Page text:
Chris Gammell Build Log

Wow that’s quite the machine! I can imagine Tim Allen using something like that if he needed to spin some boards.

Oh, not a full reflow, it’s one of the desktop ones:

Hi @ChrisGammell,
I worked at a small custom PCB contract fab shop in the '90’s. We used aeresol cans of carburetor cleaner and a small nylon brush to remove leaded solder flux. The lead free flux at the time was water soluble.

hi @ChrisGammell,
Did you get your Whizoo oven built? Looked at the kits a few months ago and was very impressed by his latest version. In my opinion these kits are the best route to take next to buying a commercially made oven. I’m planning to build one when time and finances allow. Which oven did you start with?
In one of your posts you encouraged others to not be intimidated by SMD soldering. Have good soldering skills as I’ve had many years experience soldering through hole and little with SMD’s. Not afraid to dive in except the problem I have is poor eyesight. I’m hoping a head mounted magnifier and some type of inspection microscope will make it possible to.
By the way, I really enjoy the AmpHour. Thanks for all your effort

I tried reflow a few months ago. I’d never done it before, but this had a chip that was nearly impossible to hand solder (20-QFN), so reflow was the only practical way.

I was looking at the Whizoo, but really didn’t want to deal with the insulation stuff. I had a plain old toaster oven at home. Black & Decker, circa late 90s, mechanical controls. So I tried to just use that. Small board, put it onto a piece of aluminum I had lying around to act as heat spreader. Took the K-thermocouple from my DMM, stuck into a PTH hole in a spare piece of PCB, placed it next to the board being made.

Just by watching temp on the DMM and turning the oven on/off I was able to follow the recommended profile almost exactly. Turning it on, the temp rises were almost perfect, it didn’t cool much during rests.

At the end, I just opened the oven door and pulled the board out (by the aluminum spreader) to bring the temperature down faster.

Worked like a charm. I made 2 identical boards, one using a hot air station, the other with the oven. The oven was much more convenient and the results were better (got one solder bridge with the hot air).

Since the whole profile is 5 minutes, watching the oven for that long wasn’t an issue. I wouldn’t want to do it for production, but for one-off prototyping and educational board it was great. Going to reflow as much as possible from now on. Only reason I’ve been hand soldering the CE projects is because I didn’t want to spend the $5-10 on a stencil for each one :slight_smile:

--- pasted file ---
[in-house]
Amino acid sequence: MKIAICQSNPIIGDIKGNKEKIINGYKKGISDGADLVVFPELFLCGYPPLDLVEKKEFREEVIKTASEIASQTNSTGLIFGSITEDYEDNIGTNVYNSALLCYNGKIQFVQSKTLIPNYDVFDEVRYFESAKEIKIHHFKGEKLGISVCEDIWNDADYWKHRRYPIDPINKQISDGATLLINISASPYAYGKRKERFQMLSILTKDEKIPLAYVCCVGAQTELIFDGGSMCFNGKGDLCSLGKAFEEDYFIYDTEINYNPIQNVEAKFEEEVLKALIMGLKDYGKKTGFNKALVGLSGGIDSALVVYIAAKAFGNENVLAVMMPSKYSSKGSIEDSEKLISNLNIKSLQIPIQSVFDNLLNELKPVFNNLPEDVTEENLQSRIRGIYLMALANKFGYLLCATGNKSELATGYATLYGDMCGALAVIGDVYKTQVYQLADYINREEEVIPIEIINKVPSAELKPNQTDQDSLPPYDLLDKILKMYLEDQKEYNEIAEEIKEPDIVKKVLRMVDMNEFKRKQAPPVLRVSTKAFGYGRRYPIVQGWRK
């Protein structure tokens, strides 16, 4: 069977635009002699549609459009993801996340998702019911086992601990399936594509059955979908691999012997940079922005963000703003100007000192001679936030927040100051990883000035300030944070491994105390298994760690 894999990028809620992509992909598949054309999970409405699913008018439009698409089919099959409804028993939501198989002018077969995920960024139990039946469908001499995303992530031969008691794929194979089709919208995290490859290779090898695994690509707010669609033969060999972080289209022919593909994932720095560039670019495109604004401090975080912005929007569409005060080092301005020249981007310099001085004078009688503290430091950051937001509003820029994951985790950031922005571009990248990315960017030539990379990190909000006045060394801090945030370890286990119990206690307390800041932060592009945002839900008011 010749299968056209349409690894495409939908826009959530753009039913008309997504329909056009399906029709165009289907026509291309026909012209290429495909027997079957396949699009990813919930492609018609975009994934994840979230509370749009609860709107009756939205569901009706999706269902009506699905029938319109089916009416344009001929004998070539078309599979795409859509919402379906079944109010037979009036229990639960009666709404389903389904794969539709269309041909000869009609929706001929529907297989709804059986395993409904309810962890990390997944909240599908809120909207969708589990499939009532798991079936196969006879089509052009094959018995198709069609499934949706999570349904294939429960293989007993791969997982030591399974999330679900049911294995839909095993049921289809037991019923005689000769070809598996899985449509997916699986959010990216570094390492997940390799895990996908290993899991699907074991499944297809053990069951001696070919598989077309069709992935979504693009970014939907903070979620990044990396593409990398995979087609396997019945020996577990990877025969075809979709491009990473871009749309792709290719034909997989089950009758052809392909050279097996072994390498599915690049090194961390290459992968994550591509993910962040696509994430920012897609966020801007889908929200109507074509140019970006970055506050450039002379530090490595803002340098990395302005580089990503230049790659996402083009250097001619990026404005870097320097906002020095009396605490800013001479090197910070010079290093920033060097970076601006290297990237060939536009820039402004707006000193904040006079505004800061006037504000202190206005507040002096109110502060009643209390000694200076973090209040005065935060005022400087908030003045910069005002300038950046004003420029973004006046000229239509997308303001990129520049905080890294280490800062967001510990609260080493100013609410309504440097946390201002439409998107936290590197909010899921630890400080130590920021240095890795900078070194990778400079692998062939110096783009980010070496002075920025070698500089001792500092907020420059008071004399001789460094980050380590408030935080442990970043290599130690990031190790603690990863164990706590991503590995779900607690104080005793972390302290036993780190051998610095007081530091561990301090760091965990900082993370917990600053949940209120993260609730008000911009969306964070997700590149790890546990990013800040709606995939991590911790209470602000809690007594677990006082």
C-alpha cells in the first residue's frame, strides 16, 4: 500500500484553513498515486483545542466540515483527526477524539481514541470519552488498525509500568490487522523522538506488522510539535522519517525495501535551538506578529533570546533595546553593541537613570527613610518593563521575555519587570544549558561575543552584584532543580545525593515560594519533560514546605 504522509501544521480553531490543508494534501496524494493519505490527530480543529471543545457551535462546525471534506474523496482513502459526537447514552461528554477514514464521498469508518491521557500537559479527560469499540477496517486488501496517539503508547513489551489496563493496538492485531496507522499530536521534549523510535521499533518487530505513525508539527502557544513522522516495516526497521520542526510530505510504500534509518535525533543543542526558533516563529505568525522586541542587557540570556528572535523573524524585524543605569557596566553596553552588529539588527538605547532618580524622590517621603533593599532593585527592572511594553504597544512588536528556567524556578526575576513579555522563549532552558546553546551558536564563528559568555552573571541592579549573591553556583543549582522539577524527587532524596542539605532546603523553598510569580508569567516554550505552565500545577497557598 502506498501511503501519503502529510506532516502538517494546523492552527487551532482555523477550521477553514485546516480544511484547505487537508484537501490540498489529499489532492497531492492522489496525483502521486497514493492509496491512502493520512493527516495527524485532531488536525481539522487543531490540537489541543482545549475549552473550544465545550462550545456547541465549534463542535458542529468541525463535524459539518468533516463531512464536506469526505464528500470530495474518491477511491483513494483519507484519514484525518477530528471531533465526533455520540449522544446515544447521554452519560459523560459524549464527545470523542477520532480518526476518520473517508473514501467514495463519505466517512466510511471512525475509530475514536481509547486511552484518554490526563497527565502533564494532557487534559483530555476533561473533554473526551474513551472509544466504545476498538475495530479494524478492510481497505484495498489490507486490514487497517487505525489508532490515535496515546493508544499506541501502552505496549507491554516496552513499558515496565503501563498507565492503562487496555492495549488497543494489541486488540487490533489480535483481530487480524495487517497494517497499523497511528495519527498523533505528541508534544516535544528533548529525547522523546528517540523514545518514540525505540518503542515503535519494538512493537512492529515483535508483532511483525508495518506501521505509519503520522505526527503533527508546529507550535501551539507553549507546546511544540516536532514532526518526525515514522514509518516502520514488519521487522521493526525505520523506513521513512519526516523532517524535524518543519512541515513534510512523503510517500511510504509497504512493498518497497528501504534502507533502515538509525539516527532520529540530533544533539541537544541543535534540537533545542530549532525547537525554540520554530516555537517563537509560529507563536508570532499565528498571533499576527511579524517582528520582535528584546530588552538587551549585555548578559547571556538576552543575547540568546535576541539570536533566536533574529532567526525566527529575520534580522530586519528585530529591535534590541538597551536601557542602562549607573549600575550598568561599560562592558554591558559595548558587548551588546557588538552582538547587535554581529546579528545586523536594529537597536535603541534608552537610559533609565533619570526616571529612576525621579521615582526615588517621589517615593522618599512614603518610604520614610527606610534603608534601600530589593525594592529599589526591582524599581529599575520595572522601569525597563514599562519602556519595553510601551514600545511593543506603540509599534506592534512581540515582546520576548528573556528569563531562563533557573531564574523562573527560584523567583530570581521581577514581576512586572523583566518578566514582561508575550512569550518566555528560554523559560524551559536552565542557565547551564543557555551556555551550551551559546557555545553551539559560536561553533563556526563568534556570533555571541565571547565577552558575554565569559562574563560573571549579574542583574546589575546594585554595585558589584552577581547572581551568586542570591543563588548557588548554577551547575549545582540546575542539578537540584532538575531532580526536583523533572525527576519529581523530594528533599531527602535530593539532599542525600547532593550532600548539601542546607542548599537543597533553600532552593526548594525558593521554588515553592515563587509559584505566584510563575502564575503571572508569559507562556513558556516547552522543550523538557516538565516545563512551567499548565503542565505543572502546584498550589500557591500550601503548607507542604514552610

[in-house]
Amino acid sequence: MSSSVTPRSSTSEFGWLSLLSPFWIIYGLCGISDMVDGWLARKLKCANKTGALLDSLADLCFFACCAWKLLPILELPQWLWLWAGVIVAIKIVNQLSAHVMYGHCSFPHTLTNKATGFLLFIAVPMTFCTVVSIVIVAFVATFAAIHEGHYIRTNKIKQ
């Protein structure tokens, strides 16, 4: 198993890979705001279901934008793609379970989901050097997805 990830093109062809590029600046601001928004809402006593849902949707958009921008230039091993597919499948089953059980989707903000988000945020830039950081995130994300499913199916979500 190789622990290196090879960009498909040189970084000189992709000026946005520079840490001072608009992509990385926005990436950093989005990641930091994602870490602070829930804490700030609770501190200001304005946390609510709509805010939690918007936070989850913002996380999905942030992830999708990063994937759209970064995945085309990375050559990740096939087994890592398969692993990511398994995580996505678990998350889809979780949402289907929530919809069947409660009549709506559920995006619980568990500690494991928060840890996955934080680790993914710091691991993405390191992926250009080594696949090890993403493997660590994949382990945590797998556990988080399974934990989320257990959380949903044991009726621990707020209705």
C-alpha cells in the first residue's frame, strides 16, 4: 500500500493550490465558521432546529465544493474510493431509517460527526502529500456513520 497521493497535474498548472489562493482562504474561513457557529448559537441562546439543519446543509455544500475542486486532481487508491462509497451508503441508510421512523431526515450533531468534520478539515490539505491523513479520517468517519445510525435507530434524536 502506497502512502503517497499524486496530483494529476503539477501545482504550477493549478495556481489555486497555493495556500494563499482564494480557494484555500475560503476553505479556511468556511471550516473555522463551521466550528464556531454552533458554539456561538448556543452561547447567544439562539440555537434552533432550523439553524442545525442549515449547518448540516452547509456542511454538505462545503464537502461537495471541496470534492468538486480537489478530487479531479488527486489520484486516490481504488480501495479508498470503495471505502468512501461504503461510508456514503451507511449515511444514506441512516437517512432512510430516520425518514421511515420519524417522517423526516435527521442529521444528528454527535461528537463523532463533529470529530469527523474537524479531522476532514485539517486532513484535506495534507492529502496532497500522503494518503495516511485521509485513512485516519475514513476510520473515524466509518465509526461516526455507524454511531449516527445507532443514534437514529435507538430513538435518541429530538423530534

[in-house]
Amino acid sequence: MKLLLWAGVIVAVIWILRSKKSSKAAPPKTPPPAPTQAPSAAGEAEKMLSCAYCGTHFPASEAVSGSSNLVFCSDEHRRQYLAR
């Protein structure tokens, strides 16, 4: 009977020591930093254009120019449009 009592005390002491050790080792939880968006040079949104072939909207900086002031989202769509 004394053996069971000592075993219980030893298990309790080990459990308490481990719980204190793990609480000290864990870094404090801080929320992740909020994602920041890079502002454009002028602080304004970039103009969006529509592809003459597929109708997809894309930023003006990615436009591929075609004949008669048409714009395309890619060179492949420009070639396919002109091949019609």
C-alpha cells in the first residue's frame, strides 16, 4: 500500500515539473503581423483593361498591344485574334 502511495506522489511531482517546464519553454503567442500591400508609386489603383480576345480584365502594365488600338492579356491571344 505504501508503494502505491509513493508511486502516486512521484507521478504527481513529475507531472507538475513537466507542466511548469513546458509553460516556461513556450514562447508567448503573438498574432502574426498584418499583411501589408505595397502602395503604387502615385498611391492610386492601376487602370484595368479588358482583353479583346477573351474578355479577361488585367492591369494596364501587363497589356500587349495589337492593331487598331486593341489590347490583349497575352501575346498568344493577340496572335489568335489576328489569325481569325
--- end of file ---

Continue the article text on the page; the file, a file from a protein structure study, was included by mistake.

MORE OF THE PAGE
So I probably won’t bother to invest in a controller. Might build one myself, for the heck of it, some day, but not buy one.

Wow, 6 years since i updated my build log. That’s a gap, eh? I have a new project not related to any work, so I thought I’d post about it!

I have been intrigued by the ch32v003 chip, the “$0.10 RISC V microcontroller” since CNLohr was on The Amp Hour

I bought the breakout from Tindie and tried out some of the examples in the ch32v003fun library that CNLohr wrote alongside a community on Discord. Really great work! I had previously seen Dave (my cohost on The Amp Hour) try out the MounRiver IDE based off of Eclipse, but I was less interested in that (Windows only, HAL, etc). I think something like the ch32v003fun library is a great target for some low level development. Maybe others on CE would feel the same!

Most of the boards I have seen are targeting the 20 pin TSSOP, but I wanted to try out the 20 pin QFN, so that’s what i targeted. It’s not $0.10, but still very reasonable, think I had 150 of them shipped to me off LCSC for $30 total, incl shipping? I’ll take it, especially for an experiment like this. Here’s the board:

It’s a 2 layer board that I wanted to get over to JLC before they all leave for CNY, which I managed to do. I ended up ordering parts off of Digikey instead of LCSC because of concerns about things getting out in time, but future versions would probably target JLC assembly. I think I’d also target the 4 layer board because it’s better practice to have controlled impedance from the USB to the chip (more on that below). Let’s talk about what’s on here:

  1. An nRF24 breakout header